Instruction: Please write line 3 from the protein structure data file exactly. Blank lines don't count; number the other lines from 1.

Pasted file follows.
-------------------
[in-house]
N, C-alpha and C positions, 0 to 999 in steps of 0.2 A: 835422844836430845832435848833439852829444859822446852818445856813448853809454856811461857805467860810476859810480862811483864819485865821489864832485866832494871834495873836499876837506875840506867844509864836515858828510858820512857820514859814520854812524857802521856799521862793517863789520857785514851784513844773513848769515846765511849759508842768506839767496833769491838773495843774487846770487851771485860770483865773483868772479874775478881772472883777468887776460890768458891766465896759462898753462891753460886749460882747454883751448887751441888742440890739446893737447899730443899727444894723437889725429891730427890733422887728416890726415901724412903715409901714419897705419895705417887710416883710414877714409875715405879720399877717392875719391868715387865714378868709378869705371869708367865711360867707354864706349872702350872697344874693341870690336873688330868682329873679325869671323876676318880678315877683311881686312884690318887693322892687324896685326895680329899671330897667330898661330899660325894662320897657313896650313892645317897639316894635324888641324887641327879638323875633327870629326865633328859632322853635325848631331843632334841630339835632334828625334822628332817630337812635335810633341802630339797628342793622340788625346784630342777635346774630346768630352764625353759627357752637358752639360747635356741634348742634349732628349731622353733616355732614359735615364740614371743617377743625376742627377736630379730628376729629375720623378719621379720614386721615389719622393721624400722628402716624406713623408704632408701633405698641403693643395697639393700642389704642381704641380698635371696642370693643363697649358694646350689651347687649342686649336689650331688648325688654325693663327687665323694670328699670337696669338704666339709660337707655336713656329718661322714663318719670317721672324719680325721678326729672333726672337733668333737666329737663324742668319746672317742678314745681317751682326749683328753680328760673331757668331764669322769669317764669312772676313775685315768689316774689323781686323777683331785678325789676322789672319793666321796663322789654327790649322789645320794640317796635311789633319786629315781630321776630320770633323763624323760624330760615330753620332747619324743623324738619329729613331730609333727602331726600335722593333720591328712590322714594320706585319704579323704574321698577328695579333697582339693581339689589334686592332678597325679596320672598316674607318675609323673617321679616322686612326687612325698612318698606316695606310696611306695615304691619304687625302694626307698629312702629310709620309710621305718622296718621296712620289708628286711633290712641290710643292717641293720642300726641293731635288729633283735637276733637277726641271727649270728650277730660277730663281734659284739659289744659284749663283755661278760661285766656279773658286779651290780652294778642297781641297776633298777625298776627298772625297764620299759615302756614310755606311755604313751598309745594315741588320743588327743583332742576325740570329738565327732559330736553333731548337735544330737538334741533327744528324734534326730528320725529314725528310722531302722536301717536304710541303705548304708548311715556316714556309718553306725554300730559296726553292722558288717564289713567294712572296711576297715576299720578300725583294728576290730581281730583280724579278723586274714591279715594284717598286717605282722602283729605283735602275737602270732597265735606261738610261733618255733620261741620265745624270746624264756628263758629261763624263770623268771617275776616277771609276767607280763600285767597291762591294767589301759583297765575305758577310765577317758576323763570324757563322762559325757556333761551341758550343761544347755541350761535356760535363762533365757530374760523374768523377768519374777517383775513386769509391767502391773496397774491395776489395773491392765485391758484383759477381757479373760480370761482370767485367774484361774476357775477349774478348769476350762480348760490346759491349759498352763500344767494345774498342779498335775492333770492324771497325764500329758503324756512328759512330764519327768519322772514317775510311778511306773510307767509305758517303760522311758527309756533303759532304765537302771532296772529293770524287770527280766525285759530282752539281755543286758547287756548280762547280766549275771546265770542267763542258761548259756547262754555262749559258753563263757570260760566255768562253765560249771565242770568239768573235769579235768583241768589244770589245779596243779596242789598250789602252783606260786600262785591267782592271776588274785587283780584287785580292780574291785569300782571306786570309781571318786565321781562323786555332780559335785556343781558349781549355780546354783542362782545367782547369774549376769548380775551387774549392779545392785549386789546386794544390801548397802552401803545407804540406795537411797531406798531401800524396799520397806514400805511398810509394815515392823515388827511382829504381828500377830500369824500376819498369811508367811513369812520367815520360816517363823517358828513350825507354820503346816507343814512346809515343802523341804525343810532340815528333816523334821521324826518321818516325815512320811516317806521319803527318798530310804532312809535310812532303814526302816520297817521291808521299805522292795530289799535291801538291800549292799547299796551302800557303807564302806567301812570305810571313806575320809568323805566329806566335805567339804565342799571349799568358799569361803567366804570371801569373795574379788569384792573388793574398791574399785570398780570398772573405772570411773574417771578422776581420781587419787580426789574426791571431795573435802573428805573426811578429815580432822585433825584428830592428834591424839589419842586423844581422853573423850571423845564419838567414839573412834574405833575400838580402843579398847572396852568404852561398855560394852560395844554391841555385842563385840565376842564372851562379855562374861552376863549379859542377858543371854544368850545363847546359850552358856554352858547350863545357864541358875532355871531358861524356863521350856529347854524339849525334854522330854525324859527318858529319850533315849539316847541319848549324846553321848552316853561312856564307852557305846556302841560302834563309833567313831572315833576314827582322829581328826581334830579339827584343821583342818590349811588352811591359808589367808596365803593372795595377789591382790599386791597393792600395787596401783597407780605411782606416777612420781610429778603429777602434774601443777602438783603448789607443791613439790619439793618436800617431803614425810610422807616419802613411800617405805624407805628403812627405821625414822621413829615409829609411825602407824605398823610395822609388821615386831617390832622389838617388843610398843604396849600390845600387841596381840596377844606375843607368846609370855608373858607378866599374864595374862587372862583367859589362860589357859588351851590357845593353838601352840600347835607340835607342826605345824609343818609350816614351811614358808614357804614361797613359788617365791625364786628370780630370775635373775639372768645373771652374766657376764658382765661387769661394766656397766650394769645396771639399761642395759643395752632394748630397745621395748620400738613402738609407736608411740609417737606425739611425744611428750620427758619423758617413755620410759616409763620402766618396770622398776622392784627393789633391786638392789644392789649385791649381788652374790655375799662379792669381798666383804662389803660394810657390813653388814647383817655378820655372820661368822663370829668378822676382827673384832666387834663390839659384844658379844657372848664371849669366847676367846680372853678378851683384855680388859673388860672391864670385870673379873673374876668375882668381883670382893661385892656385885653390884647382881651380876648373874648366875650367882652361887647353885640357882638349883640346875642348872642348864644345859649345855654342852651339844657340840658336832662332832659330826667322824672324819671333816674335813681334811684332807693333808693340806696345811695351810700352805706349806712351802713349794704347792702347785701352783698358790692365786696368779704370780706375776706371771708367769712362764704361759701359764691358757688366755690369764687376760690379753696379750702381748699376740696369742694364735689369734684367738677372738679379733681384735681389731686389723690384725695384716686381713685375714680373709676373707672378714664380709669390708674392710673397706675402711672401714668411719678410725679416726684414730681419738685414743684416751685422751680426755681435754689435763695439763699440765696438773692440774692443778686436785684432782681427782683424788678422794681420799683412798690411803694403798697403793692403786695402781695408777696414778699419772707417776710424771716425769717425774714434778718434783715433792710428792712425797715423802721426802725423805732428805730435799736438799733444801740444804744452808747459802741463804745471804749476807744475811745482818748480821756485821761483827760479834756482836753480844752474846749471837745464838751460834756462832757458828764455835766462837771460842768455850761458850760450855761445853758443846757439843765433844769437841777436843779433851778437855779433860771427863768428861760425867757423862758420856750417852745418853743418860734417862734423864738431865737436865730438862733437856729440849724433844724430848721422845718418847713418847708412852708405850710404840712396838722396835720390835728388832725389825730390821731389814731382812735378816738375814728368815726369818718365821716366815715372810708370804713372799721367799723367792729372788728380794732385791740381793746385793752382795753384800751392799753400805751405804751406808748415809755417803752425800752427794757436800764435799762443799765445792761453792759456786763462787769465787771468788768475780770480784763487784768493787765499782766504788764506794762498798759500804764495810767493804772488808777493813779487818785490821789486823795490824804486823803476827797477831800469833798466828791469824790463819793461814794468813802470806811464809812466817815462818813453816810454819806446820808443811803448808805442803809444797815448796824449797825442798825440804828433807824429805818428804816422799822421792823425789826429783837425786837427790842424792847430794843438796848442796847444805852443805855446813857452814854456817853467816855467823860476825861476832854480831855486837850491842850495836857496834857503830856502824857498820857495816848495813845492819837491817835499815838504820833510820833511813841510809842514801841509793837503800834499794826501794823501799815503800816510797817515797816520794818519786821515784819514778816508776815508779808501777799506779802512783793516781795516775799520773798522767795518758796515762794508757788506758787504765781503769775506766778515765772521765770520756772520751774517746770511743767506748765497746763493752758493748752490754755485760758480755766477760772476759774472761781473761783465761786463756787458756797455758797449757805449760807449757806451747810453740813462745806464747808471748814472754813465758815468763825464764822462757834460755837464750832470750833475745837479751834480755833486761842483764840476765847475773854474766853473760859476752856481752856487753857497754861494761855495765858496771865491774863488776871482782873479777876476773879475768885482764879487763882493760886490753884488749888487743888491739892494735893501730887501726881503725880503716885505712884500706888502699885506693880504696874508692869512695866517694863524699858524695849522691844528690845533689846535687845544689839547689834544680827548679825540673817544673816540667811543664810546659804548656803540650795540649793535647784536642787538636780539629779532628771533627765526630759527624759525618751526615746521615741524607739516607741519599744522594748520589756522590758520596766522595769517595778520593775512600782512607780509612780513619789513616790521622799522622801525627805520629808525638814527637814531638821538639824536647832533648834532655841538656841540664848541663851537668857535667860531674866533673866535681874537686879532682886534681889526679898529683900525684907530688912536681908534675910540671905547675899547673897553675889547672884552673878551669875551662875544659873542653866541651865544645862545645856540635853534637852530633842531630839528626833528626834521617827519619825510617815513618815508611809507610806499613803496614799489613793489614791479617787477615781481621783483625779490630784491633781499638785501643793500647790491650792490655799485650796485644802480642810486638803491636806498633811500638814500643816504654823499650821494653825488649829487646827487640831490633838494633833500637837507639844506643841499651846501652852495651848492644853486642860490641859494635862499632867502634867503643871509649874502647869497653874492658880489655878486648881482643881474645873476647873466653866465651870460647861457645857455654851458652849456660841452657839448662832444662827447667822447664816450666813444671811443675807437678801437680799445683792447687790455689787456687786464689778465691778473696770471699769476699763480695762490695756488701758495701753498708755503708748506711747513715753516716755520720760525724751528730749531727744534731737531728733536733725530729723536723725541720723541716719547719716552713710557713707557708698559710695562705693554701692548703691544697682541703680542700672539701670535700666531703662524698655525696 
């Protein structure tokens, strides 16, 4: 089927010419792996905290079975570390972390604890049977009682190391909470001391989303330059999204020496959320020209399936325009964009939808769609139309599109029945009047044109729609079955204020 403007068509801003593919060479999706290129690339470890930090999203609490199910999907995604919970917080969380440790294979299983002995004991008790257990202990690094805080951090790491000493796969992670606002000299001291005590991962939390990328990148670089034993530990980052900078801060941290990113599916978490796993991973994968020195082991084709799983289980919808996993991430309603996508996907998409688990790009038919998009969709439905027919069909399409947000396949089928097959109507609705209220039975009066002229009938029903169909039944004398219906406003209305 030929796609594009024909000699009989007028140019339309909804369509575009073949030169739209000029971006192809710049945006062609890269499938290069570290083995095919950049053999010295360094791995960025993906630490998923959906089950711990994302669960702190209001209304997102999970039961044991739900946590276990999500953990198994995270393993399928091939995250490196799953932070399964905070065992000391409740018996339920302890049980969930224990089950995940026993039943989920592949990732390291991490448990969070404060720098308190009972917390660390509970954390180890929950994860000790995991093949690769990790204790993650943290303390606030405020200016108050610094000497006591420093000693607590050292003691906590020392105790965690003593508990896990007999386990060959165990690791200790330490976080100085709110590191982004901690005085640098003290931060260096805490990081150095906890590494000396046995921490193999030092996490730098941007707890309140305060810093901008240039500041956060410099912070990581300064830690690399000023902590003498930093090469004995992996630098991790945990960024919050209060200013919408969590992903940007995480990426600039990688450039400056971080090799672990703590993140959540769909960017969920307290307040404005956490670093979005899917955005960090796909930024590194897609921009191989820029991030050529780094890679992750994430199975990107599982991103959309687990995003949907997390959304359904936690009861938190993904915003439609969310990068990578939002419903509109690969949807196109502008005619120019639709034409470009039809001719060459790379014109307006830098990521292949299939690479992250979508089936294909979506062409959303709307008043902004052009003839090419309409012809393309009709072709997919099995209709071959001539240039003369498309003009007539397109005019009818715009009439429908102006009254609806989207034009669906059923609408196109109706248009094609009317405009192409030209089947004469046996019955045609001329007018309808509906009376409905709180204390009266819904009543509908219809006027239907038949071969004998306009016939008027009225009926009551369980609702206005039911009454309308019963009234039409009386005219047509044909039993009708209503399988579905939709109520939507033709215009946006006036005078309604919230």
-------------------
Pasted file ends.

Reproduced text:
């Protein structure tokens, strides 16, 4: 089927010419792996905290079975570390972390604890049977009682190391909470001391989303330059999204020496959320020209399936325009964009939808769609139309599109029945009047044109729609079955204020 403007068509801003593919060479999706290129690339470890930090999203609490199910999907995604919970917080969380440790294979299983002995004991008790257990202990690094805080951090790491000493796969992670606002000299001291005590991962939390990328990148670089034993530990980052900078801060941290990113599916978490796993991973994968020195082991084709799983289980919808996993991430309603996508996907998409688990790009038919998009969709439905027919069909399409947000396949089928097959109507609705209220039975009066002229009938029903169909039944004398219906406003209305 030929796609594009024909000699009989007028140019339309909804369509575009073949030169739209000029971006192809710049945006062609890269499938290069570290083995095919950049053999010295360094791995960025993906630490998923959906089950711990994302669960702190209001209304997102999970039961044991739900946590276990999500953990198994995270393993399928091939995250490196799953932070399964905070065992000391409740018996339920302890049980969930224990089950995940026993039943989920592949990732390291991490448990969070404060720098308190009972917390660390509970954390180890929950994860000790995991093949690769990790204790993650943290303390606030405020200016108050610094000497006591420093000693607590050292003691906590020392105790965690003593508990896990007999386990060959165990690791200790330490976080100085709110590191982004901690005085640098003290931060260096805490990081150095906890590494000396046995921490193999030092996490730098941007707890309140305060810093901008240039500041956060410099912070990581300064830690690399000023902590003498930093090469004995992996630098991790945990960024919050209060200013919408969590992903940007995480990426600039990688450039400056971080090799672990703590993140959540769909960017969920307290307040404005956490670093979005899917955005960090796909930024590194897609921009191989820029991030050529780094890679992750994430199975990107599982991103959309687990995003949907997390959304359904936690009861938190993904915003439609969310990068990578939002419903509109690969949807196109502008005619120019639709034409470009039809001719060459790379014109307006830098990521292949299939690479992250979508089936294909979506062409959303709307008043902004052009003839090419309409012809393309009709072709997919099995209709071959001539240039003369498309003009007539397109005019009818715009009439429908102006009254609806989207034009669906059923609408196109109706248009094609009317405009192409030209089947004469046996019955045609001329007018309808509906009376409905709180204390009266819904009543509908219809006027239907038949071969004998306009016939008027009225009926009551369980609702206005039911009454309308019963009234039409009386005219047509044909039993009708209503399988579905939709109520939507033709215009946006006036005078309604919230």